Interesting (But Rather Useless) Facts I Learnt in Pre-Clinical Medicine

Interesting (But Rather Useless) Facts I Learnt in Pre-Clinical Medicine

I have now finished pre-clinical Medicine. This is the part of Medicine, usually lasting two years in the UK, where we learn information about the human body. There is a hell of a lot to learn and you end up forgetting most of it after exams. Apparently this isn’t too bad though, for most people do and end up making fine doctors.

Here are some interesting facts that I learnt in my pre-clinical years.

How much sperm males produce

It’s no secret that males produce a large number of sperm, but the numbers amazed me. Of course, the numbers are only estimates but that doesn’t make them any less effective.

It is estimated that per gram of testes, 300 – 600 sperm are produced per second.

To put it in another way, this equates to about 100 – 200 million sperm produced per day.

Otherwise, this equates to at least 1000 sperm being produced per heartbeat in males.

I find that rather amazing.

Why do we rub a part of our body that’s in pain?

You’re playing cricket and the ball hits you hard in the arm. You start rubbing it. Why do we do that?

One proposed mechanism is that of Gate control theory. To understand it, we need to understand a bit about the nervous system.

The nervous system is basically involved in sending signals to and from the brain. This is done through several complex mechanisms, and many different type of nerve fibres. Touch is sensed and transmitted through large Aβ nerve fibres (as well as others, but they’re less relevant to this question). Pain, however, is sensed and transmitted through large Aδ fibres and smaller C fibres.

Essentially, when we are feeling pain, these Aδ (and sometimes C) fibres are firing. However, the larger Aβ fibre, through various mechanisms, can inhibit the pain nerve fibres. This is known as ‘closing the gate’. To stimulate these Aβ fibres, you need touch – that is, to gently rub the site of pain. This can inhibit the pain, hence why we possibly do it.

Why are injuries in sport/in a fight more noticeable after?

If you play sports regularly or get involved in fights (which I hope you don’t by the way!), you may notice that any injuries you feel tend to be more painful after you complete your activity. Once again, there are probably several proposed theories for this. The one I want to talk about is the neural perception of pain.

When a painful stimulus is detected by the fibres mentioned above, it is eventually sent to the brain. When the pain is being processed and sent back down to the part of the body that it came from, it is inhibited by several structures to alter the perception of pain. These structures include things like the nucleus raphe magnus and (wait for it) nucleus reticularis paragigantocellularis. This is the basis for how opioids work to inhibit pain – they target some of these pain inhibitors to further inhibit the pain.

Also inhibiting pain as it travels back is something called the locus coeruleus. This is essentially a part of the brain involved in the sympathetic nervous system – that is, the fight or flight response. Therefore, when you are in a situation of fight or flight, this becomes active and inhibits pain perception. Once you stop exercising/fighting, this becomes less active and so more pain is felt.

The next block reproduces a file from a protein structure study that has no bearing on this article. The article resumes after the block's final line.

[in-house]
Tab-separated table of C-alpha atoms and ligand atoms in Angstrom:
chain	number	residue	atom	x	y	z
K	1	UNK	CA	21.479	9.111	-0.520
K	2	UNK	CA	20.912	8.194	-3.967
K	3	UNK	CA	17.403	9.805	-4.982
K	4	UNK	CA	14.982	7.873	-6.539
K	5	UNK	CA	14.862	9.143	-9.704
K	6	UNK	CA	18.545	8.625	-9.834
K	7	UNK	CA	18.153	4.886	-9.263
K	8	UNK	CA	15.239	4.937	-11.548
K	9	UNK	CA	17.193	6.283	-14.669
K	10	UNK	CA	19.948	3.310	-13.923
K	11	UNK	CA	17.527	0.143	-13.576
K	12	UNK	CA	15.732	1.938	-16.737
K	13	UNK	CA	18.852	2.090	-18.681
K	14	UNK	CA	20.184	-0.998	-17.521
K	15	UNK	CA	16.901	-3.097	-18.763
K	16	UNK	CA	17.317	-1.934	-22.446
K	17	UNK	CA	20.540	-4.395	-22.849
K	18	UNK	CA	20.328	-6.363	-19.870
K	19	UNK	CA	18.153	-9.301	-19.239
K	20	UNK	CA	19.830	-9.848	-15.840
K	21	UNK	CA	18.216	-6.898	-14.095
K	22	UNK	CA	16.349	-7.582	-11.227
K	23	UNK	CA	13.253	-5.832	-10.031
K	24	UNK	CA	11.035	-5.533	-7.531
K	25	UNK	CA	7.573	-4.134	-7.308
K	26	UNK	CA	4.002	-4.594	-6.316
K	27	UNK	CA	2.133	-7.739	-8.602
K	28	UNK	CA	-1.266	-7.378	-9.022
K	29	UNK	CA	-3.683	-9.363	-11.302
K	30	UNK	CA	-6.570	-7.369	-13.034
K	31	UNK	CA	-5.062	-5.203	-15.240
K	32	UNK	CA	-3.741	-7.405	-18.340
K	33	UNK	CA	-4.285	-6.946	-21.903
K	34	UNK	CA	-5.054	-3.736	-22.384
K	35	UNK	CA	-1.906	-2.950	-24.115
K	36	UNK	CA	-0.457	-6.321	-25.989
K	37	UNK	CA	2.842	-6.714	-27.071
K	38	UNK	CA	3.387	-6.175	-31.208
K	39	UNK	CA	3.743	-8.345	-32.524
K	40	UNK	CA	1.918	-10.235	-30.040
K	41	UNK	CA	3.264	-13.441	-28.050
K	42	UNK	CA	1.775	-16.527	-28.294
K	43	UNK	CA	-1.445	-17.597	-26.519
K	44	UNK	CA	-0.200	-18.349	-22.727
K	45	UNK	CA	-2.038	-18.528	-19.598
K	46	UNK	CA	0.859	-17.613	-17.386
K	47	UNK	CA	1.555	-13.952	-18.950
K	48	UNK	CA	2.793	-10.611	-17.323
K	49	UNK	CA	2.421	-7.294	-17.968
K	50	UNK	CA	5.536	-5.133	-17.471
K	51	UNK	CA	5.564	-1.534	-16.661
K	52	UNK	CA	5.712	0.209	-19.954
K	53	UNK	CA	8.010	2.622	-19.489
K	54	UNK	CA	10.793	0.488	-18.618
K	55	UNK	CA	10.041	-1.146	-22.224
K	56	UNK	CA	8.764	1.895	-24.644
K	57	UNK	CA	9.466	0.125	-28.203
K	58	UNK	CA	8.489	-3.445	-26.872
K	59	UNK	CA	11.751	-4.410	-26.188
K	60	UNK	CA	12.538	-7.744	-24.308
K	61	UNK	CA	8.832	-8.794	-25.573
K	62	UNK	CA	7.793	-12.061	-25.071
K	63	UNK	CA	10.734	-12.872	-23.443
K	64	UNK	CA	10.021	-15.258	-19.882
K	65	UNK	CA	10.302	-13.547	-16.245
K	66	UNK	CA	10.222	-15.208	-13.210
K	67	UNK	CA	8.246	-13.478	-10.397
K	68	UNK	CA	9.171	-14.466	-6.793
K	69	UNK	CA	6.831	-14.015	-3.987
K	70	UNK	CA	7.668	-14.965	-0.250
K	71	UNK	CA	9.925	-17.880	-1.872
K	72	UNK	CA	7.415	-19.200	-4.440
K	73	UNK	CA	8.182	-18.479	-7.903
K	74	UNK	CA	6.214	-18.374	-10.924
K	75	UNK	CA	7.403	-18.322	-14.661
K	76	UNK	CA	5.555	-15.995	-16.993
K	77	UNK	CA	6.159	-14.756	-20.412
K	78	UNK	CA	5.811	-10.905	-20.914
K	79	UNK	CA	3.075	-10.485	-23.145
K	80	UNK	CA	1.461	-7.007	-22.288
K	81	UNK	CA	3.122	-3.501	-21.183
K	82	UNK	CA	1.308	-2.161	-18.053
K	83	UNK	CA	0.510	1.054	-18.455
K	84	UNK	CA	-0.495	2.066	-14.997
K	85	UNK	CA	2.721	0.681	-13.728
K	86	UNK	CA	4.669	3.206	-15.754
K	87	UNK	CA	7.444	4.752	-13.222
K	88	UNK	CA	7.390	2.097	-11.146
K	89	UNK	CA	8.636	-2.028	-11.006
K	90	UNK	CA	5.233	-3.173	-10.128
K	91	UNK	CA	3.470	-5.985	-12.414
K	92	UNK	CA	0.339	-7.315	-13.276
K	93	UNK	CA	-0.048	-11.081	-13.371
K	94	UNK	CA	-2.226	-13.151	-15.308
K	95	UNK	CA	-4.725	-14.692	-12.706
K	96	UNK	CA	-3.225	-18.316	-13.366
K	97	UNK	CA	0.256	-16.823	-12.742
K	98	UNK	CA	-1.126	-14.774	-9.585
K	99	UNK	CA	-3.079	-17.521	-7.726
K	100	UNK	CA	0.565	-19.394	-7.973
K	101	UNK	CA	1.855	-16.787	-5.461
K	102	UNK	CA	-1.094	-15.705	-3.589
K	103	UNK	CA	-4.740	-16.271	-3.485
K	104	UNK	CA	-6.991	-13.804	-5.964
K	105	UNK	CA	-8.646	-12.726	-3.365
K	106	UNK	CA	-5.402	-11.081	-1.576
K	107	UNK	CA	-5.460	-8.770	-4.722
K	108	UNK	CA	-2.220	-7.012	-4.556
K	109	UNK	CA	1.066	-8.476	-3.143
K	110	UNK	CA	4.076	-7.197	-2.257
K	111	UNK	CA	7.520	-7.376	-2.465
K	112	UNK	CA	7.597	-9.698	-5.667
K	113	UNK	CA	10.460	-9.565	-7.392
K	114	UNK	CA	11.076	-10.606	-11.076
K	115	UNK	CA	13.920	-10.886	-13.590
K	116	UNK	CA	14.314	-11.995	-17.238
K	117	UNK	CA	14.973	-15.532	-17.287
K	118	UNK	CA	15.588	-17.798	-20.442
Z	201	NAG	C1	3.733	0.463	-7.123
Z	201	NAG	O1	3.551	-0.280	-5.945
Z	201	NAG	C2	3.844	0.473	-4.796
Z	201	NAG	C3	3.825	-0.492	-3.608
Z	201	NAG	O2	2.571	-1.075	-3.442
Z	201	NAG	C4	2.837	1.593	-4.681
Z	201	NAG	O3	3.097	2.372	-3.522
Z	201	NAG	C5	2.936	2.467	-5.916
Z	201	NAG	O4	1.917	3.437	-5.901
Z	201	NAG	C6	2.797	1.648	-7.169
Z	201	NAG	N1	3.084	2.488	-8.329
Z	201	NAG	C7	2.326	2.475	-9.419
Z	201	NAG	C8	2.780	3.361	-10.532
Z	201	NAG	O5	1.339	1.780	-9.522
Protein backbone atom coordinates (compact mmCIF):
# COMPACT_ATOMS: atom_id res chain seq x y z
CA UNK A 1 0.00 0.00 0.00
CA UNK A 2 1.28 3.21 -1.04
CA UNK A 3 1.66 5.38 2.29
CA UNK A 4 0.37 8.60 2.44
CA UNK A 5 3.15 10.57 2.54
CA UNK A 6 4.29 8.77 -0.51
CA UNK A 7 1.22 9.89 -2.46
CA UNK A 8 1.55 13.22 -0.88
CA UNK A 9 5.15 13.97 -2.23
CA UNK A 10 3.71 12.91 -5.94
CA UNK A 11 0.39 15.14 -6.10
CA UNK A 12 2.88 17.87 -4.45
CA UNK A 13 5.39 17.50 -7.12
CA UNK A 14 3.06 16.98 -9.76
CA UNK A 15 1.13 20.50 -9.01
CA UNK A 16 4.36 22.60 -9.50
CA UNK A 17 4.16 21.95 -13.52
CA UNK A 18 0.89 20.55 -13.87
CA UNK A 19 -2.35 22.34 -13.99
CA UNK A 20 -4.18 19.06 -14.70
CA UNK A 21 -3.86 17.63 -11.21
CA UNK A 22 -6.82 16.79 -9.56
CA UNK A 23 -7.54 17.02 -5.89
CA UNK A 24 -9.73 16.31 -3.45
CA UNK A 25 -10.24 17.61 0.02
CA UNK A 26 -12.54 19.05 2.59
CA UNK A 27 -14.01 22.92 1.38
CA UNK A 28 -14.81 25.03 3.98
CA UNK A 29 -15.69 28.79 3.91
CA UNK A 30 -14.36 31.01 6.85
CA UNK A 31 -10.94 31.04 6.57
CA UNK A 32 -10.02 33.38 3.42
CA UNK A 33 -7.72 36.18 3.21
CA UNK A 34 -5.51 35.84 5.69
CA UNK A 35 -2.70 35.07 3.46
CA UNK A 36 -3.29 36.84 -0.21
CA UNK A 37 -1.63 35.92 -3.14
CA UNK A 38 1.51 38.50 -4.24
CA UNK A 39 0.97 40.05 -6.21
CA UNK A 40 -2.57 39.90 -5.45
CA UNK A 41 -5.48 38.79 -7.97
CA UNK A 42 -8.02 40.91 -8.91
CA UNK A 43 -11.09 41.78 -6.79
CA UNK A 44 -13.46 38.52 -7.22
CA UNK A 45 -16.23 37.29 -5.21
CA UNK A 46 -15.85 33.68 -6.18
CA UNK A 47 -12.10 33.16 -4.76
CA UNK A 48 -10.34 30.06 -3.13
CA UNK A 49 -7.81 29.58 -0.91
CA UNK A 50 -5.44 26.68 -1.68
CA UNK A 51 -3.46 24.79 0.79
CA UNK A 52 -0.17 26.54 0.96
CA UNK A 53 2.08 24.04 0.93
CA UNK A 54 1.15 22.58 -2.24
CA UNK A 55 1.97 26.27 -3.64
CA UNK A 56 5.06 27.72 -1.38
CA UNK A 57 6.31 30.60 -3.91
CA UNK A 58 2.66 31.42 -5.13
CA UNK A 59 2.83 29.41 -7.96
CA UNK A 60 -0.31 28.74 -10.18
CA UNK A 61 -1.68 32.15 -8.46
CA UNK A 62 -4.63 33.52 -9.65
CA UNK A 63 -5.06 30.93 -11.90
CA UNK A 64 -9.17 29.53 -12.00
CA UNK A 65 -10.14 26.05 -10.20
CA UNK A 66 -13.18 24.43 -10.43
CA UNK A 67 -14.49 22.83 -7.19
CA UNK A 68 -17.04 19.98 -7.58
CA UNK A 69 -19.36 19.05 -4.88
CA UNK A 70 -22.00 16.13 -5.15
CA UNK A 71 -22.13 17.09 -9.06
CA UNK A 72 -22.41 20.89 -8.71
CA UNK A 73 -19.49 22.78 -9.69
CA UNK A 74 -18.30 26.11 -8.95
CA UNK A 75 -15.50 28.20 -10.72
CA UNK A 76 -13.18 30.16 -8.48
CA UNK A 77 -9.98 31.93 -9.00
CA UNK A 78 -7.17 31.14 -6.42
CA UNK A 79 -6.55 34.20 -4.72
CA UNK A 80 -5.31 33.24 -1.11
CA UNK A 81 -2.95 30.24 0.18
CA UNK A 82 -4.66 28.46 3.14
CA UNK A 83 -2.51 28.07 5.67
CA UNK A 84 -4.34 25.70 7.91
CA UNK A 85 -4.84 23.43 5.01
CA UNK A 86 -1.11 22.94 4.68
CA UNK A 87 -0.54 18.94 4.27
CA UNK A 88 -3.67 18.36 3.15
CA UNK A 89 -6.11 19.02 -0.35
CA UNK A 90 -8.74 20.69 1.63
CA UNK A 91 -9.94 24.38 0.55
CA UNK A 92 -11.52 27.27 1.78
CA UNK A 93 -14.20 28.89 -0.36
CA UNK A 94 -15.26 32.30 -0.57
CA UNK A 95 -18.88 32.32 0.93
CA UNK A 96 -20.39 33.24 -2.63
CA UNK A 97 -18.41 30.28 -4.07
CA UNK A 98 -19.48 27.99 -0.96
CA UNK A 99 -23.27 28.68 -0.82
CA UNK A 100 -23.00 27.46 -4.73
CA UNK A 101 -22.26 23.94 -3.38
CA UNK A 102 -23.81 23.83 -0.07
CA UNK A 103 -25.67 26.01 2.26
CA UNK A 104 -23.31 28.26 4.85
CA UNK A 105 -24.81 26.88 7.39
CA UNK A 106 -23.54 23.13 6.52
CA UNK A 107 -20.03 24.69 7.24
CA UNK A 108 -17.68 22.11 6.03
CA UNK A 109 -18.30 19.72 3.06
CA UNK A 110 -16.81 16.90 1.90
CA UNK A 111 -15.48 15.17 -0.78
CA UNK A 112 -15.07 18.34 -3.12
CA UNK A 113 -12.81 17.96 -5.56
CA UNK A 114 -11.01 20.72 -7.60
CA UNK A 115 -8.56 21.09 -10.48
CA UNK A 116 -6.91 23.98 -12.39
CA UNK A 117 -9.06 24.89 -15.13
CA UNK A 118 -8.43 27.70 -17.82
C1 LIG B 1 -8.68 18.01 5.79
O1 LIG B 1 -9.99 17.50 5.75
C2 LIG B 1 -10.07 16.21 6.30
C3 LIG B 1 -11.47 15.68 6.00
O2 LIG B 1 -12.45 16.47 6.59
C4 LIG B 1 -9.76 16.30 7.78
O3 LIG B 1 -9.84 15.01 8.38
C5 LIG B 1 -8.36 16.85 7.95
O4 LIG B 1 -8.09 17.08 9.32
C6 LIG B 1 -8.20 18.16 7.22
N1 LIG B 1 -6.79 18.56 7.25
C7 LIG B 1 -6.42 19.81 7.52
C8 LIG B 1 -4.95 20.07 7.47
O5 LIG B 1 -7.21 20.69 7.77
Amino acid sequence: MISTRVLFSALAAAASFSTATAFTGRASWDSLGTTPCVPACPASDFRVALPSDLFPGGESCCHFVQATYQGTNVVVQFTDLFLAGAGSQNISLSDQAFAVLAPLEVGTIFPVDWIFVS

Why can patients with lung cancer develop a hoarse voice?

Sadly, lung cancer has a poor prognosis and is absolutely devastating for anyone involved. Patients can present with a variety of symptoms, and one of these is a hoarse voice.

The reason why this happens is because in some cases, the tumour can end up compressing the recurrent laryngeal nerve, usually on the left side. The recurrent laryngeal nerve supplies most of the muscles of the larynx, or the voice box. Therefore, if this nerve is damaged or compressed in any way, it will affect the voice. In the case of lung cancer patients, it can cause hoarseness.

 The genetics of diabetes mellitus suggests something interesting

Diabetes mellitus (what most people mean when they just say ‘diabetes’) has two types: Type 1 and Type 2. Well, no, there are more than two types but these are the ones that are most well known.

Type 1 is caused when there is absolute insulin deficiency caused by destruction of the cells in the pancreas. It is unknown why this destruction takes place – although it is thought to be autoimmune and some evidence suggests that it may even be caused by a virus. Type 2 diabetes, however, is caused when cells become unresponsive to insulin. It was traditionally only seen in adults before, but it is now seen more often in children too. It is caused by things like obesity, but HOW obesity causes insulin resistance is not well understood.

What’s interesting is the genetics of these two types of diabetes. Type 1 diabetes has a 30-50% concordance, whilst type 2 had a nearly 100% concordance. What this means is that in identical twins, if one twin develops Type 2 Diabetes, the other will almost certainly develop it too. This is slightly surprising too, for Type 1 diabetes typically presents in children so on first impression, it may be tempting to think that Type 1 has a greater genetic component.

To me, this suggests something else. As already mentioned, obesity is a common cause of Type 2 diabetes. Does this mean that food intake and activity too is genetic? We don’t know for sure is the answer, but this genetic influence in Type 2 suggests it might be.

Final thoughts

All of this was written mainly from the top of my head so if anything interests you, be sure to research it properly. Let’s hope clinical years can also give me many more interesting things to see and learn!


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